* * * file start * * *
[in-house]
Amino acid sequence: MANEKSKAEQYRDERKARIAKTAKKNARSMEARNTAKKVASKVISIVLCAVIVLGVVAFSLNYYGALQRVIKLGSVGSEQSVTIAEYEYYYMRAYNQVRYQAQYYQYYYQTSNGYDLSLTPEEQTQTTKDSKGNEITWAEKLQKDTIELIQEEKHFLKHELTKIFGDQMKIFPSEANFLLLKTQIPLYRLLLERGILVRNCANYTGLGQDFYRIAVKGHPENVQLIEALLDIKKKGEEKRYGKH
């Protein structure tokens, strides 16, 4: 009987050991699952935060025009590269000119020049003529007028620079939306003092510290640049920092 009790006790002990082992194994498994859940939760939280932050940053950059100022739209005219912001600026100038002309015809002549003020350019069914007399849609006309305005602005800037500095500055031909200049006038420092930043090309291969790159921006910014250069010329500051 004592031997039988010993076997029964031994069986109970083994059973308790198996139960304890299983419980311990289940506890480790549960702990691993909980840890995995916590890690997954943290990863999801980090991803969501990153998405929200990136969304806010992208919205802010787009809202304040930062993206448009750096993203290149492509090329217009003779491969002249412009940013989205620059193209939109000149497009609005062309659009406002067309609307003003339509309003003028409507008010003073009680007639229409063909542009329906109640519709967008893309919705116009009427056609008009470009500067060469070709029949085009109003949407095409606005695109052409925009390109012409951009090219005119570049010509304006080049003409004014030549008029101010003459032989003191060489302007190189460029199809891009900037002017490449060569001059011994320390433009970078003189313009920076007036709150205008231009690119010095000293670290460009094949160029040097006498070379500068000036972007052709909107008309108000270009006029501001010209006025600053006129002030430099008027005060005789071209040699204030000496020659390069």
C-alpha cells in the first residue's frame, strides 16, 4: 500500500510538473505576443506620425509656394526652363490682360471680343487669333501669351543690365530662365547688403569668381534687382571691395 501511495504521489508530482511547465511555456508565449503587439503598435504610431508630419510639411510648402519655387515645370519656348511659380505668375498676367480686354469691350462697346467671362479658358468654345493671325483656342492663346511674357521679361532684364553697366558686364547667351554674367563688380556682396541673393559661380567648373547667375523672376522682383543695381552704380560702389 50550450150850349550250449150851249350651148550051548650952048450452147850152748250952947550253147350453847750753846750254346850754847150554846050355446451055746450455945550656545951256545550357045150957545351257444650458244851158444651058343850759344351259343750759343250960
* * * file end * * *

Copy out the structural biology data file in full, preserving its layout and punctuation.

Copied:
[in-house]
Amino acid sequence: MANEKSKAEQYRDERKARIAKTAKKNARSMEARNTAKKVASKVISIVLCAVIVLGVVAFSLNYYGALQRVIKLGSVGSEQSVTIAEYEYYYMRAYNQVRYQAQYYQYYYQTSNGYDLSLTPEEQTQTTKDSKGNEITWAEKLQKDTIELIQEEKHFLKHELTKIFGDQMKIFPSEANFLLLKTQIPLYRLLLERGILVRNCANYTGLGQDFYRIAVKGHPENVQLIEALLDIKKKGEEKRYGKH
């Protein structure tokens, strides 16, 4: 009987050991699952935060025009590269000119020049003529007028620079939306003092510290640049920092 009790006790002990082992194994498994859940939760939280932050940053950059100022739209005219912001600026100038002309015809002549003020350019069914007399849609006309305005602005800037500095500055031909200049006038420092930043090309291969790159921006910014250069010329500051 004592031997039988010993076997029964031994069986109970083994059973308790198996139960304890299983419980311990289940506890480790549960702990691993909980840890995995916590890690997954943290990863999801980090991803969501990153998405929200990136969304806010992208919205802010787009809202304040930062993206448009750096993203290149492509090329217009003779491969002249412009940013989205620059193209939109000149497009609005062309659009406002067309609307003003339509309003003028409507008010003073009680007639229409063909542009329906109640519709967008893309919705116009009427056609008009470009500067060469070709029949085009109003949407095409606005695109052409925009390109012409951009090219005119570049010509304006080049003409004014030549008029101010003459032989003191060489302007190189460029199809891009900037002017490449060569001059011994320390433009970078003189313009920076007036709150205008231009690119010095000293670290460009094949160029040097006498070379500068000036972007052709909107008309108000270009006029501001010209006025600053006129002030430099008027005060005789071209040699204030000496020659390069």
C-alpha cells in the first residue's frame, strides 16, 4: 500500500510538473505576443506620425509656394526652363490682360471680343487669333501669351543690365530662365547688403569668381534687382571691395 501511495504521489508530482511547465511555456508565449503587439503598435504610431508630419510639411510648402519655387515645370519656348511659380505668375498676367480686354469691350462697346467671362479658358468654345493671325483656342492663346511674357521679361532684364553697366558686364547667351554674367563688380556682396541673393559661380567648373547667375523672376522682383543695381552704380560702389 50550450150850349550250449150851249350651148550051548650952048450452147850152748250952947550253147350453847750753846750254346850754847150554846050355446451055746450455945550656545951256545550357045150957545351257444650458244851158444651058343850759344351259343750759343250960